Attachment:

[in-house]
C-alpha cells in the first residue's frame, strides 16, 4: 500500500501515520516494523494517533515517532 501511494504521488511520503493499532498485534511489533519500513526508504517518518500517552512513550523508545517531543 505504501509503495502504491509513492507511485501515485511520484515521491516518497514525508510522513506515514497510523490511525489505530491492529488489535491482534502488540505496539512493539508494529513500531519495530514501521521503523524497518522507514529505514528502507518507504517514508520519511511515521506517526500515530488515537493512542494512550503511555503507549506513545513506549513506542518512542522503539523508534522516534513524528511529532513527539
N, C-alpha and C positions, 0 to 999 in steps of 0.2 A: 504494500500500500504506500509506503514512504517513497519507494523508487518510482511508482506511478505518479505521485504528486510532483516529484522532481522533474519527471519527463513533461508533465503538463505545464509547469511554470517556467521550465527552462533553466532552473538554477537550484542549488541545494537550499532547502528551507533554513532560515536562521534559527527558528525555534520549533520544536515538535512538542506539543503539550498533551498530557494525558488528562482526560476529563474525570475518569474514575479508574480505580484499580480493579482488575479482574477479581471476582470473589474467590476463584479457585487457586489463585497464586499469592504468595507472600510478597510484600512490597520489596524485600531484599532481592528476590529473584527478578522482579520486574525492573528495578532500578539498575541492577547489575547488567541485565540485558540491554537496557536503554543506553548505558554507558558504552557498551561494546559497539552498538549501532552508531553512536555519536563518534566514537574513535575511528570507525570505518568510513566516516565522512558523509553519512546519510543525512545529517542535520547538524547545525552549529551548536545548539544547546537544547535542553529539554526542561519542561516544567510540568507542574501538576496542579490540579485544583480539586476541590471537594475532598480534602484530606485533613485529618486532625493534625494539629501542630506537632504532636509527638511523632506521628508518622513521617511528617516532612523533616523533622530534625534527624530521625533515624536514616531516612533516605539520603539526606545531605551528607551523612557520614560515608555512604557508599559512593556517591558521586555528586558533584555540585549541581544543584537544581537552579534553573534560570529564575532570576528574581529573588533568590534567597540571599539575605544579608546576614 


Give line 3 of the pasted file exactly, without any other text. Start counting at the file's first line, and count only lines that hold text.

N, C-alpha and C positions, 0 to 999 in steps of 0.2 A: 504494500500500500504506500509506503514512504517513497519507494523508487518510482511508482506511478505518479505521485504528486510532483516529484522532481522533474519527471519527463513533461508533465503538463505545464509547469511554470517556467521550465527552462533553466532552473538554477537550484542549488541545494537550499532547502528551507533554513532560515536562521534559527527558528525555534520549533520544536515538535512538542506539543503539550498533551498530557494525558488528562482526560476529563474525570475518569474514575479508574480505580484499580480493579482488575479482574477479581471476582470473589474467590476463584479457585487457586489463585497464586499469592504468595507472600510478597510484600512490597520489596524485600531484599532481592528476590529473584527478578522482579520486574525492573528495578532500578539498575541492577547489575547488567541485565540485558540491554537496557536503554543506553548505558554507558558504552557498551561494546559497539552498538549501532552508531553512536555519536563518534566514537574513535575511528570507525570505518568510513566516516565522512558523509553519512546519510543525512545529517542535520547538524547545525552549529551548536545548539544547546537544547535542553529539554526542561519542561516544567510540568507542574501538576496542579490540579485544583480539586476541590471537594475532598480534602484530606485533613485529618486532625493534625494539629501542630506537632504532636509527638511523632506521628508518622513521617511528617516532612523533616523533622530534625534527624530521625533515624536514616531516612533516605539520603539526606545531605551528607551523612557520614560515608555512604557508599559512593556517591558521586555528586558533584555540585549541581544543584537544581537552579534553573534560570529564575532570576528574581529573588533568590534567597540571599539575605544579608546576614 